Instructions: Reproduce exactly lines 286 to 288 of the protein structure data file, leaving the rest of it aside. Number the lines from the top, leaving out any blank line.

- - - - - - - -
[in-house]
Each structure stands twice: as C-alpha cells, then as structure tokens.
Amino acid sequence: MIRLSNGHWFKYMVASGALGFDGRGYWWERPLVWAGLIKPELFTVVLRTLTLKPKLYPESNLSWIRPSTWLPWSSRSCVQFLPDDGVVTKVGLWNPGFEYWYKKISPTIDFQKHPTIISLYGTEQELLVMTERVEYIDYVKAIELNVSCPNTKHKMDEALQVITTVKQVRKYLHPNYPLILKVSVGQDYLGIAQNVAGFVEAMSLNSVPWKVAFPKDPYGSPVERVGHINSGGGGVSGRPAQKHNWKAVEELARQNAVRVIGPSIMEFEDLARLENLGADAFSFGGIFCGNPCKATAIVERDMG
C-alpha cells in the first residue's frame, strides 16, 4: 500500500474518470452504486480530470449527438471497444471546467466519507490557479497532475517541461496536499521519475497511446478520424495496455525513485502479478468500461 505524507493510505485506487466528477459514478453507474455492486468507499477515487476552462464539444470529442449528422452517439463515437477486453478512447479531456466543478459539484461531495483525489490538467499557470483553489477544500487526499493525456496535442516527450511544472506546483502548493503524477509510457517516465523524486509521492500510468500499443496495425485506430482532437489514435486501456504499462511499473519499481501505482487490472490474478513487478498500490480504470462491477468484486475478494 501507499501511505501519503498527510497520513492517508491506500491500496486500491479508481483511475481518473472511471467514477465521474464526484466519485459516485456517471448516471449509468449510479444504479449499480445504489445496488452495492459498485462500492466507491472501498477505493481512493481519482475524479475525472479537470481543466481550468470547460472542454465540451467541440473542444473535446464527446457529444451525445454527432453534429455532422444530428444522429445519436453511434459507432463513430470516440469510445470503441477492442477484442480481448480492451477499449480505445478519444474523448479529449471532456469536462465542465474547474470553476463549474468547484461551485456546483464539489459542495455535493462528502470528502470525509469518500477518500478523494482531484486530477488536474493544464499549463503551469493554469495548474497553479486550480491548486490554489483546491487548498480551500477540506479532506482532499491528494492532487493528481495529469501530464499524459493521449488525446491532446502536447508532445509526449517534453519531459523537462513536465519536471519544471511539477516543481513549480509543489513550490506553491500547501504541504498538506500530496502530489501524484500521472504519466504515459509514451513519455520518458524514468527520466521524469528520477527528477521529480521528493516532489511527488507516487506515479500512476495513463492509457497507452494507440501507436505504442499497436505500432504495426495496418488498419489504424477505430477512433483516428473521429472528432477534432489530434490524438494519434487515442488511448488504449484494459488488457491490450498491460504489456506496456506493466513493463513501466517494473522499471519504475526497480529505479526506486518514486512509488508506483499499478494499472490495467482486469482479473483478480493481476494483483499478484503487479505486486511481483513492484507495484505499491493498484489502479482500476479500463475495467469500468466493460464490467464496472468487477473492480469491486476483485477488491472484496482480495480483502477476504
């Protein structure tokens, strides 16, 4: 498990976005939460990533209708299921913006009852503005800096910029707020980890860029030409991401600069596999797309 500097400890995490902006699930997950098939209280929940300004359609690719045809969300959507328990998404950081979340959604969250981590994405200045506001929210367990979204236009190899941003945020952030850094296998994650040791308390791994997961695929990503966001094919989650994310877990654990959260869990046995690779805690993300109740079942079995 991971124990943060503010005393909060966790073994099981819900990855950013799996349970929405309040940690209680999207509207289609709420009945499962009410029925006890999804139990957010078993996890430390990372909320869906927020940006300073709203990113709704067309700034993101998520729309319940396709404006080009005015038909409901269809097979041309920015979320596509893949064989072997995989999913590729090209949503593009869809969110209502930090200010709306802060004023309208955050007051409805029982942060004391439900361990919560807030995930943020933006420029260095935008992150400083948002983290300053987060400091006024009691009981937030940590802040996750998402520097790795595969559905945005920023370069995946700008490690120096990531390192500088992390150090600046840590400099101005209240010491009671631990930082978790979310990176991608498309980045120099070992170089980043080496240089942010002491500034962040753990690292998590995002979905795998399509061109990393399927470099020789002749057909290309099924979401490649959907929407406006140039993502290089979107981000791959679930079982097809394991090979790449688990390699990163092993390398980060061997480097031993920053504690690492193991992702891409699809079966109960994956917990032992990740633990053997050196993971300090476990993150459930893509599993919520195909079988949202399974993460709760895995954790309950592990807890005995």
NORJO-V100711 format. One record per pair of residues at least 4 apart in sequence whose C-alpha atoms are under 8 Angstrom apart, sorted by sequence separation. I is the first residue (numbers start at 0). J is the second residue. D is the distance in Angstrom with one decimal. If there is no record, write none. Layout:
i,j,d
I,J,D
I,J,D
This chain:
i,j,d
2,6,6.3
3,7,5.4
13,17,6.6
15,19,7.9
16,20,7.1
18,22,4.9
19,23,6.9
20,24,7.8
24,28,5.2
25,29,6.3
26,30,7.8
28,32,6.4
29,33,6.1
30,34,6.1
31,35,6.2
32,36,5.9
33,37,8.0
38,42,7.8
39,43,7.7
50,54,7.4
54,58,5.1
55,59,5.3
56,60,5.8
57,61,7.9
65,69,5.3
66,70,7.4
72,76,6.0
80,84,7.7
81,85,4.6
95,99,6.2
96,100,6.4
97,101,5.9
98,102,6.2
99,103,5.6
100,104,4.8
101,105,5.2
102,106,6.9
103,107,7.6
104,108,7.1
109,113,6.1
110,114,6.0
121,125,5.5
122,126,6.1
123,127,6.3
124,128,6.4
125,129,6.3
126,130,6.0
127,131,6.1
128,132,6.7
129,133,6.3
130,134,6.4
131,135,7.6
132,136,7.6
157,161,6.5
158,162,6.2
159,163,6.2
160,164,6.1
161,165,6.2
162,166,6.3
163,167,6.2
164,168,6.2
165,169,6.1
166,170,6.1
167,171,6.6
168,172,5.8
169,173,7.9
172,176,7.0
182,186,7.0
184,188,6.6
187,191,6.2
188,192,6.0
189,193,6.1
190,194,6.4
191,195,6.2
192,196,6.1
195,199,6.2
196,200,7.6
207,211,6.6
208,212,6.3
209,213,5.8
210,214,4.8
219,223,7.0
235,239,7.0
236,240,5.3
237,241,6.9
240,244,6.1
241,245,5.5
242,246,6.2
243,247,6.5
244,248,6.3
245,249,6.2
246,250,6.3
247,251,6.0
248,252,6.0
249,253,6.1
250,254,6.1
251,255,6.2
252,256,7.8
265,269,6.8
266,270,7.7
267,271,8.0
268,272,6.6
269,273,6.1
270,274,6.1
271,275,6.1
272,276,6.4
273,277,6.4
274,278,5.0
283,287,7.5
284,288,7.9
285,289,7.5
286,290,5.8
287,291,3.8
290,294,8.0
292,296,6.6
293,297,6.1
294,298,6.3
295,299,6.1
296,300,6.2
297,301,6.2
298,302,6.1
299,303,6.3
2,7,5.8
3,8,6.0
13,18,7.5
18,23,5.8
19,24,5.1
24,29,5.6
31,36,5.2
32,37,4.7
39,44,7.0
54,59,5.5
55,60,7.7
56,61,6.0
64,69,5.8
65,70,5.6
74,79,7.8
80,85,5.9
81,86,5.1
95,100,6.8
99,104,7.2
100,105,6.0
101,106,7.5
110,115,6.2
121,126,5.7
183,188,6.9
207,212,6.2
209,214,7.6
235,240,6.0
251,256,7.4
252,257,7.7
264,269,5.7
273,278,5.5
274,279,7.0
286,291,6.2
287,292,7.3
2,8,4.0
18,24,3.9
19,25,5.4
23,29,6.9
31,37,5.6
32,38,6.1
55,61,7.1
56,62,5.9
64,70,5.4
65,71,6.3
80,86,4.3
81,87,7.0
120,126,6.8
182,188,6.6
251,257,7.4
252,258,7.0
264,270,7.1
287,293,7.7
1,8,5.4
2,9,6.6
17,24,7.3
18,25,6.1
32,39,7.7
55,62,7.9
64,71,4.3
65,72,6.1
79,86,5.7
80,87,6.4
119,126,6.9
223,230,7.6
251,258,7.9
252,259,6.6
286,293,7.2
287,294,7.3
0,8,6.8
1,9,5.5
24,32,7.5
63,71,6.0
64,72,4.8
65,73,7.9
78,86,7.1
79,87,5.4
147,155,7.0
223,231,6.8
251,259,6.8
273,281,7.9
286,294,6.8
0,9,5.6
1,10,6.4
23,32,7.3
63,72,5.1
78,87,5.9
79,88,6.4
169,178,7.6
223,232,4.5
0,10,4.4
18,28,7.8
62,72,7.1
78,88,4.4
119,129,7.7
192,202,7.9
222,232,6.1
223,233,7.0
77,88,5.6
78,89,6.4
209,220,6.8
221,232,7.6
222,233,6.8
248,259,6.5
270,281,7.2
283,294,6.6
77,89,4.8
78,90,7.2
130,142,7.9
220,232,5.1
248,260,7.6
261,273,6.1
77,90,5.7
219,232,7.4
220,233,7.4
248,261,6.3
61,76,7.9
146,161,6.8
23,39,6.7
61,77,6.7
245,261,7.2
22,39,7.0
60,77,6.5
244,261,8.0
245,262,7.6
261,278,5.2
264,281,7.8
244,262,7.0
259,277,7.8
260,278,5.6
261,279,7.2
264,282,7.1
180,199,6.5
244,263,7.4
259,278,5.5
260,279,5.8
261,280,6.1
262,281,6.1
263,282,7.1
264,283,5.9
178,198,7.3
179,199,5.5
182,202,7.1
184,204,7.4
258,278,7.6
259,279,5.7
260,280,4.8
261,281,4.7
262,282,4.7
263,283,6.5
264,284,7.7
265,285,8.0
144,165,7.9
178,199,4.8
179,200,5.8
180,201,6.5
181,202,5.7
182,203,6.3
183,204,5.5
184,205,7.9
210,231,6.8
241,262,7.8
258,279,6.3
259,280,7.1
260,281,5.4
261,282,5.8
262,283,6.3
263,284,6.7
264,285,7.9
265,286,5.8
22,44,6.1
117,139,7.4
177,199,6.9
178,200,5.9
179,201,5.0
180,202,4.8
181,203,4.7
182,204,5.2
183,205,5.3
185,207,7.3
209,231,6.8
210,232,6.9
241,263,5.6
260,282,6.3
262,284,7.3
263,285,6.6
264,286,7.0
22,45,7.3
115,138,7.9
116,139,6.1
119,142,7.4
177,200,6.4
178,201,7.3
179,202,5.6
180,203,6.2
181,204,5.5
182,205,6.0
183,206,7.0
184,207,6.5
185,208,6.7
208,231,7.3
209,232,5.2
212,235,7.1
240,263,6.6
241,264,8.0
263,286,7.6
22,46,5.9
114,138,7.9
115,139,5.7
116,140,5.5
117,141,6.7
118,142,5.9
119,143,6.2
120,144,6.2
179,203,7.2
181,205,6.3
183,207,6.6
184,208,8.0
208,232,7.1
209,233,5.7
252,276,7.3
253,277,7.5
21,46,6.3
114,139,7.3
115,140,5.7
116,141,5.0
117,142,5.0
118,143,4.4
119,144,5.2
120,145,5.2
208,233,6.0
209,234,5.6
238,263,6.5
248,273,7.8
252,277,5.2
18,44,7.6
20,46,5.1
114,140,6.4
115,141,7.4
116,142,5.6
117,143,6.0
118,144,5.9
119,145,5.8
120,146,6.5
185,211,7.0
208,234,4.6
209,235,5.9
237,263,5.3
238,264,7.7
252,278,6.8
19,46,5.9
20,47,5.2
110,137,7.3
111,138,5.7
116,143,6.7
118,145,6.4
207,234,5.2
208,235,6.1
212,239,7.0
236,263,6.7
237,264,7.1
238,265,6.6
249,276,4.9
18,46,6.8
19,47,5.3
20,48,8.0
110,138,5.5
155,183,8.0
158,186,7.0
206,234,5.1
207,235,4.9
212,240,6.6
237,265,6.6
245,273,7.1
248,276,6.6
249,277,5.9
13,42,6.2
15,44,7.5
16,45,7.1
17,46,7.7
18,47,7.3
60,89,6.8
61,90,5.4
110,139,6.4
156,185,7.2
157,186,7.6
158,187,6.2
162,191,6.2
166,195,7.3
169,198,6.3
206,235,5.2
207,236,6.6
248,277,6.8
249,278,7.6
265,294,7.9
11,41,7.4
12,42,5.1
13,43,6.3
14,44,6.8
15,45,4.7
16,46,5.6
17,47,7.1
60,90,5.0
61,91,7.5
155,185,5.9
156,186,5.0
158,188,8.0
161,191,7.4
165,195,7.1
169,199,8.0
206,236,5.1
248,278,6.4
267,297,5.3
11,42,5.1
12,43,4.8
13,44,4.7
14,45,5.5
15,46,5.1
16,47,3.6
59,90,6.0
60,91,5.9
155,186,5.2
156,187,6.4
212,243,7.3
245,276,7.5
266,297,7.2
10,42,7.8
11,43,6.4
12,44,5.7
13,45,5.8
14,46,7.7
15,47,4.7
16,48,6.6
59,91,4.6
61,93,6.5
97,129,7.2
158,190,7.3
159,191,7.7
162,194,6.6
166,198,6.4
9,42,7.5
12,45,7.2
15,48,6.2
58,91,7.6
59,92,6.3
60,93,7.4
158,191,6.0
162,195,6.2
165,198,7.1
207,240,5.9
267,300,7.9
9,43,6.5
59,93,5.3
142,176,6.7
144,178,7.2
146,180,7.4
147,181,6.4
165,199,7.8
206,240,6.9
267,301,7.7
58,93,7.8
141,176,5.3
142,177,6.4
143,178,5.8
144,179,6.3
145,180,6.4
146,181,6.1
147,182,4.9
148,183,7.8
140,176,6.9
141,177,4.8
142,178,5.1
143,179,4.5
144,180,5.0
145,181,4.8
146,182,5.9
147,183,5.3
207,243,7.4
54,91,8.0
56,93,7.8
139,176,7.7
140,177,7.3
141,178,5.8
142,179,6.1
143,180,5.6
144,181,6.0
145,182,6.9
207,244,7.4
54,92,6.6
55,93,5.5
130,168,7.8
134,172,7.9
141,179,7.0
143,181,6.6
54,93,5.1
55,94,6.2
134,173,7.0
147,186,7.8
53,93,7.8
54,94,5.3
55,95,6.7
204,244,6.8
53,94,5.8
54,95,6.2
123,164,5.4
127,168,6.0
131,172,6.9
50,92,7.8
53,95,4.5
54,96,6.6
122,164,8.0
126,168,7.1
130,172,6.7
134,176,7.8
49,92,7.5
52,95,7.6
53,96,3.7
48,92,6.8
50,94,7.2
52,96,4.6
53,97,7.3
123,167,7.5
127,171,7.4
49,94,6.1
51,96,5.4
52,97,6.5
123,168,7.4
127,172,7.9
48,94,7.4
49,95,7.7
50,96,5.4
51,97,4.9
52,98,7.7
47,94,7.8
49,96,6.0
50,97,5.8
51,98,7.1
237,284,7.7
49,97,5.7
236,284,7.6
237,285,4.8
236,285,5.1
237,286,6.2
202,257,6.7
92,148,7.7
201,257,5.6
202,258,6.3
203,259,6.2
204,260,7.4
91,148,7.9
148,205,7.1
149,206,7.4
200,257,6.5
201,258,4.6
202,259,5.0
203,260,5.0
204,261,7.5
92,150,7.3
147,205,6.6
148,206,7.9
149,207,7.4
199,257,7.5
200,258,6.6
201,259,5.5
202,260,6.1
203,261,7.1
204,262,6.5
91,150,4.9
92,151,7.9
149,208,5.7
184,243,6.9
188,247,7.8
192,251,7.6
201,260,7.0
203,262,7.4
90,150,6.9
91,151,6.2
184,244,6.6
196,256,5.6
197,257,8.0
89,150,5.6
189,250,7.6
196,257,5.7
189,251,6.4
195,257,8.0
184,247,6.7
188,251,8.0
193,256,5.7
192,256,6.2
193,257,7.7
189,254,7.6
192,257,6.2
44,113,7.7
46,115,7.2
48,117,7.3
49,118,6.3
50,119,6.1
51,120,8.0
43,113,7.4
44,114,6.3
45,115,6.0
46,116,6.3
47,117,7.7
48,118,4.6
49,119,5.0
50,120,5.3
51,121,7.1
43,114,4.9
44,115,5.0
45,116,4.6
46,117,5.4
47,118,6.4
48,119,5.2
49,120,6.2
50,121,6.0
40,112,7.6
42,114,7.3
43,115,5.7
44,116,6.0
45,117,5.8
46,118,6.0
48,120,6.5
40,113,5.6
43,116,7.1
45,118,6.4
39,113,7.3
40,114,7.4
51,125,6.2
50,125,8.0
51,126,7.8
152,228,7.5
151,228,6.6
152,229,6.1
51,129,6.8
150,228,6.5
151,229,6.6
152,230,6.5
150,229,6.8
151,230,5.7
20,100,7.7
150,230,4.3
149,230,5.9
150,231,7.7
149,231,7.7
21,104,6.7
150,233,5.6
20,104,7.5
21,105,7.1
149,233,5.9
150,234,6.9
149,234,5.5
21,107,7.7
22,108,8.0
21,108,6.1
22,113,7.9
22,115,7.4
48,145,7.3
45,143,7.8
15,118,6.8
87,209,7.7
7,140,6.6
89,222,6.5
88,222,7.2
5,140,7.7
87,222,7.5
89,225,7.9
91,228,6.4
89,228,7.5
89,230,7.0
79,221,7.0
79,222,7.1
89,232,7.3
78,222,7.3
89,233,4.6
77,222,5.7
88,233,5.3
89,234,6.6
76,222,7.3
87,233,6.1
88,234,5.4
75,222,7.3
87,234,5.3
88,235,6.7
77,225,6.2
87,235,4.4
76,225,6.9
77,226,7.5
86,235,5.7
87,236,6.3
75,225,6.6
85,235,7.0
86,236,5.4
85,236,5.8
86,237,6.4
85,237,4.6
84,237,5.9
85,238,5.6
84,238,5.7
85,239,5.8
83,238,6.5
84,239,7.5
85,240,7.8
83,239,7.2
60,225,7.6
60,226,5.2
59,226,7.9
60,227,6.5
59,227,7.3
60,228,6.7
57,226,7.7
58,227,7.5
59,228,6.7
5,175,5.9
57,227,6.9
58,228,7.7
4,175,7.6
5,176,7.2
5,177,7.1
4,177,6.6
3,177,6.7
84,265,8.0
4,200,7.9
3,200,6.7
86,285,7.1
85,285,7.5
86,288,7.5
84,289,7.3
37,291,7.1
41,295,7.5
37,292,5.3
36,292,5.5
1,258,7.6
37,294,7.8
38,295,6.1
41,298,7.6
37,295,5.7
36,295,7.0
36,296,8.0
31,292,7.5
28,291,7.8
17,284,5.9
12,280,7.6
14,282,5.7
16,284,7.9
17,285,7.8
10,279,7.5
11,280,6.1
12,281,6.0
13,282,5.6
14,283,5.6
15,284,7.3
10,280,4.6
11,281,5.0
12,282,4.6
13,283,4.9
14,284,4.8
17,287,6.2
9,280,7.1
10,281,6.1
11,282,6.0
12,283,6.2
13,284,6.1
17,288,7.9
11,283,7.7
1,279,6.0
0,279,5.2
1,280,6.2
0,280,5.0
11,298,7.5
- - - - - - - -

178,199,4.8
179,200,5.8
180,201,6.5